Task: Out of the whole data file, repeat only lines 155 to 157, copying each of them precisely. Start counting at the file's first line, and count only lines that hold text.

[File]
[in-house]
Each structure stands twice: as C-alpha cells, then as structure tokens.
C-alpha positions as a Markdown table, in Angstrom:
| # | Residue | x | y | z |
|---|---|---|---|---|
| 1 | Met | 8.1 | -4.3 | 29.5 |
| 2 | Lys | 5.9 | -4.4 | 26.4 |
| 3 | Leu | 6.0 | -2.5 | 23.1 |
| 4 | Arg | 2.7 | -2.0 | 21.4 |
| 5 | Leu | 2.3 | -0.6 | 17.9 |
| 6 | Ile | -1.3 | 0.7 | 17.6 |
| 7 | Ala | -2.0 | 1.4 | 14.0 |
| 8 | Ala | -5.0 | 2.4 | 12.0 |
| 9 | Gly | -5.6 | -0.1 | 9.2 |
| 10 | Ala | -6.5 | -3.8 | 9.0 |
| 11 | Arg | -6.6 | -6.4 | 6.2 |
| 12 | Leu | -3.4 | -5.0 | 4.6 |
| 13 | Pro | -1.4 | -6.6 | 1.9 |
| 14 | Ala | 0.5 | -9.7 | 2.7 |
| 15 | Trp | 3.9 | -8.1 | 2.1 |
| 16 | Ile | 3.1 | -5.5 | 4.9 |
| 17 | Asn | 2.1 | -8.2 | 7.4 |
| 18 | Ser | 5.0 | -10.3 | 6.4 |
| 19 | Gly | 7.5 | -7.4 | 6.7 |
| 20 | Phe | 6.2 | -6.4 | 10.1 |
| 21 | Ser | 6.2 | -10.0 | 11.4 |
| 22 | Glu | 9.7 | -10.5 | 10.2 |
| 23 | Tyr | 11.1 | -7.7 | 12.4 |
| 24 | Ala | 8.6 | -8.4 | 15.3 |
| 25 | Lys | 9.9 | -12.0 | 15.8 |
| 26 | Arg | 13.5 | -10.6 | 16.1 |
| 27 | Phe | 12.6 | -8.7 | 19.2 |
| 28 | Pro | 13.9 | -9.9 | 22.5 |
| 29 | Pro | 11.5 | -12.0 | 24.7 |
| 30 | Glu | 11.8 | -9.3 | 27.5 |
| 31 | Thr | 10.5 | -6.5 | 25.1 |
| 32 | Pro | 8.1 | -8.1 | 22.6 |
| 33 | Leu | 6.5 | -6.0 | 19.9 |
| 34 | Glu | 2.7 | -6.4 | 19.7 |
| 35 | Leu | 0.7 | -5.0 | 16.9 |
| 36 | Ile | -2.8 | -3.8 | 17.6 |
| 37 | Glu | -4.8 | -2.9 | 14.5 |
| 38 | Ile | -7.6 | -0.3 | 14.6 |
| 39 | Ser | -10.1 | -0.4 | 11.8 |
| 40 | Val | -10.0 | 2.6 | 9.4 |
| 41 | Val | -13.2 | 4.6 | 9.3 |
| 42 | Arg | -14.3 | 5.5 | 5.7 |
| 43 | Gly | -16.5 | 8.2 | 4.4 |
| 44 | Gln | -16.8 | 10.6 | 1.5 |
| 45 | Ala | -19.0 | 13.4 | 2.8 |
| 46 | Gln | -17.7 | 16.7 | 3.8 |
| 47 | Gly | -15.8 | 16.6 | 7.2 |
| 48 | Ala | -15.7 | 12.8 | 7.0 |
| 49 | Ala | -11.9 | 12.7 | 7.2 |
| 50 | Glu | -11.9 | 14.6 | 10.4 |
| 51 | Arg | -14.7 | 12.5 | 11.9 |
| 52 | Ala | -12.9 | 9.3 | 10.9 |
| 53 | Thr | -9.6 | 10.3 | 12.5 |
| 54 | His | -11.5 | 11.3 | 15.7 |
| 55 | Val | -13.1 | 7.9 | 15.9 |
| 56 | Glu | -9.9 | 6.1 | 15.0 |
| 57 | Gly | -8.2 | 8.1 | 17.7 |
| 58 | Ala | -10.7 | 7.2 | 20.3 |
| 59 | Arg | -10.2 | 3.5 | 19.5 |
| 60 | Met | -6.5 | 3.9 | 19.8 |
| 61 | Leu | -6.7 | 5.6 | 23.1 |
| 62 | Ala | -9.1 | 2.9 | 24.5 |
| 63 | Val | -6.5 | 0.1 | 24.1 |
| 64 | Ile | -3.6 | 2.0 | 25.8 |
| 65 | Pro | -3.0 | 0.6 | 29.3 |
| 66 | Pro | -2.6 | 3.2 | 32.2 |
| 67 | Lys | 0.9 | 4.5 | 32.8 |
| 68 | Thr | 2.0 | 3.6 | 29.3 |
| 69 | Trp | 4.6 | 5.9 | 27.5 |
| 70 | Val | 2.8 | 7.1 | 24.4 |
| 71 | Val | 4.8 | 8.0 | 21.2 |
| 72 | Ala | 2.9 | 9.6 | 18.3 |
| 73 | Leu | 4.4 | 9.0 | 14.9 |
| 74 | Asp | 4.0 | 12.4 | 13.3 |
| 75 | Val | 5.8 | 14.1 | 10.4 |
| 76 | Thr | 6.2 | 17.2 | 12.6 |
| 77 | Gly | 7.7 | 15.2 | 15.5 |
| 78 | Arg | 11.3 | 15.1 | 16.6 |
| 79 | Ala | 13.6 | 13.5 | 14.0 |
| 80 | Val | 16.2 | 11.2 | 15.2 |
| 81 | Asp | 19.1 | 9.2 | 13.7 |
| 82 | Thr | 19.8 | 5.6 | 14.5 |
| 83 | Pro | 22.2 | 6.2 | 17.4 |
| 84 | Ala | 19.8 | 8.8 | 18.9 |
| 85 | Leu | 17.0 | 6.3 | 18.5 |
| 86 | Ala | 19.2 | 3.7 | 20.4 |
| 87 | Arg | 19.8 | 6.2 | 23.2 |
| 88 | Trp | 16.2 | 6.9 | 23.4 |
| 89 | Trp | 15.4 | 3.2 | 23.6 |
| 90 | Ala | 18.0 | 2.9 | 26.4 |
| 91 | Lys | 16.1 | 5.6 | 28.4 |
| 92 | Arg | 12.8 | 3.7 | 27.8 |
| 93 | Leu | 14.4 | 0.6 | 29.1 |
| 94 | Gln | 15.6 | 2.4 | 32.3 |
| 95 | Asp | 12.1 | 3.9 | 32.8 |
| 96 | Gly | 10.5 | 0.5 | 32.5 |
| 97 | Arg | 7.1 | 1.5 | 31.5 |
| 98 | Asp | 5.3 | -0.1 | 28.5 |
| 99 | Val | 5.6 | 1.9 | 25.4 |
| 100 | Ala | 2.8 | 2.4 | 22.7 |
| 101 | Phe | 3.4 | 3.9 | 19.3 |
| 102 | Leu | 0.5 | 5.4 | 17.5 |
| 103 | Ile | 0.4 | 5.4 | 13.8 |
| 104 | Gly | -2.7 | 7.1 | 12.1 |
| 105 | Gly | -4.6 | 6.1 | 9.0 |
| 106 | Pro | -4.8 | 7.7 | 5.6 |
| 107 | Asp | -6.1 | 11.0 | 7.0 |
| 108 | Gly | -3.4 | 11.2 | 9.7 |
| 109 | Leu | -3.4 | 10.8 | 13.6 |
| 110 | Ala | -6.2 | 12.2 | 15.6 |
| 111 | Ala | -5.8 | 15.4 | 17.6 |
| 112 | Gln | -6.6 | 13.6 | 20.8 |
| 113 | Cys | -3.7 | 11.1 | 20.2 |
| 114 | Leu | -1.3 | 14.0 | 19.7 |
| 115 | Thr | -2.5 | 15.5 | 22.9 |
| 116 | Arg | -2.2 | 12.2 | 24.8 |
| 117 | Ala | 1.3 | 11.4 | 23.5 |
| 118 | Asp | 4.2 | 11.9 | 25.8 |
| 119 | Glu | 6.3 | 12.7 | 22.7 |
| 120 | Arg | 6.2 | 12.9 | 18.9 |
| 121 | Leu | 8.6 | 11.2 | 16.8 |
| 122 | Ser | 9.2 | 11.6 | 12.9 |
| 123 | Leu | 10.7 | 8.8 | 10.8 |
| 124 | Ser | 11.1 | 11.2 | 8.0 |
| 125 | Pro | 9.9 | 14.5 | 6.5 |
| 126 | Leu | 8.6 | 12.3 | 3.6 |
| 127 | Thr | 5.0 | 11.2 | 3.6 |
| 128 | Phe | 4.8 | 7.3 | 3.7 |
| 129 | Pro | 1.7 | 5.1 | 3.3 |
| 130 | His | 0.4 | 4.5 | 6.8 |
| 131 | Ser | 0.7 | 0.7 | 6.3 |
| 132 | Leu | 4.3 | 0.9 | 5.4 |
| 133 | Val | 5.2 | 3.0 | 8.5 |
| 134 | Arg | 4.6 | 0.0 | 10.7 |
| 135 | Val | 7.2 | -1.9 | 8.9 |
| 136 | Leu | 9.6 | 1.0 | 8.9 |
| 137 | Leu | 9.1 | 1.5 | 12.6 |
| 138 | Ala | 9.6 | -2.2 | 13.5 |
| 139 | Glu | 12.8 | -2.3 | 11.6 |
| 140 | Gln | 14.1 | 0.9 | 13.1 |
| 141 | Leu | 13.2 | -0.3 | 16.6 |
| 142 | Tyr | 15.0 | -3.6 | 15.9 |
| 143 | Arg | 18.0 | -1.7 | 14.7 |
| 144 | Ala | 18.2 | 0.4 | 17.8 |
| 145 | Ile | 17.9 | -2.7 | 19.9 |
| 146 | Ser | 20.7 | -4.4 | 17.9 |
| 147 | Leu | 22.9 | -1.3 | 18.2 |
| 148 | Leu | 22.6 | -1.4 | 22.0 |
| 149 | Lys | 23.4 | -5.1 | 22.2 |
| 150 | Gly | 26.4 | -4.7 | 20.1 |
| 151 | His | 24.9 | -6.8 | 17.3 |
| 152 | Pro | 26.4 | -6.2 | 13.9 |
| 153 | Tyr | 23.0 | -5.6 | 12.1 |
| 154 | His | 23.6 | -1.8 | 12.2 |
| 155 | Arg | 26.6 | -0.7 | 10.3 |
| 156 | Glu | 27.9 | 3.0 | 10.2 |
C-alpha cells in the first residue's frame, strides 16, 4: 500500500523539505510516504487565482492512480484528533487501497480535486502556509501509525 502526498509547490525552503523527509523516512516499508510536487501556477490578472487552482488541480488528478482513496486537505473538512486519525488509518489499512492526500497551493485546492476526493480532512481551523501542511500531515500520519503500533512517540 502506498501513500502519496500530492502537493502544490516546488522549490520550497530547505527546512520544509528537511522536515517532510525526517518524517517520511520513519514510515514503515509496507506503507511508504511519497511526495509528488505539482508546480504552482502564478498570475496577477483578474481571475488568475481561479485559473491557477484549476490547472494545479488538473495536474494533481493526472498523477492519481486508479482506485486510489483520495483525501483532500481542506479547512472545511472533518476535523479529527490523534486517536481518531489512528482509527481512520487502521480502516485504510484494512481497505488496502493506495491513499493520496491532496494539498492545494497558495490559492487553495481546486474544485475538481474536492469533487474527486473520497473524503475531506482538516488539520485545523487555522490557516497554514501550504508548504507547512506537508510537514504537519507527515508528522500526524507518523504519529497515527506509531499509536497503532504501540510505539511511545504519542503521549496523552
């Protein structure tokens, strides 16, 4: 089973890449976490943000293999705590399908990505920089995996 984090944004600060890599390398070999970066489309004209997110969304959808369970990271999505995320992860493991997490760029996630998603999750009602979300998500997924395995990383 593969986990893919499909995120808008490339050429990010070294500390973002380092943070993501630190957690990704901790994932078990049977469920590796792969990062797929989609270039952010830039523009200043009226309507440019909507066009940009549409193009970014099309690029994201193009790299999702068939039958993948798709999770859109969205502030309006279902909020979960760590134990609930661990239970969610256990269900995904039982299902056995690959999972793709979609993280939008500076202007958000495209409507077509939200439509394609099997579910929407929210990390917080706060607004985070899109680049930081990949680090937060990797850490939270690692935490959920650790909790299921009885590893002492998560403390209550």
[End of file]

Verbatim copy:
| 150 | Gly | 26.4 | -4.7 | 20.1 |
| 151 | His | 24.9 | -6.8 | 17.3 |
| 152 | Pro | 26.4 | -6.2 | 13.9 |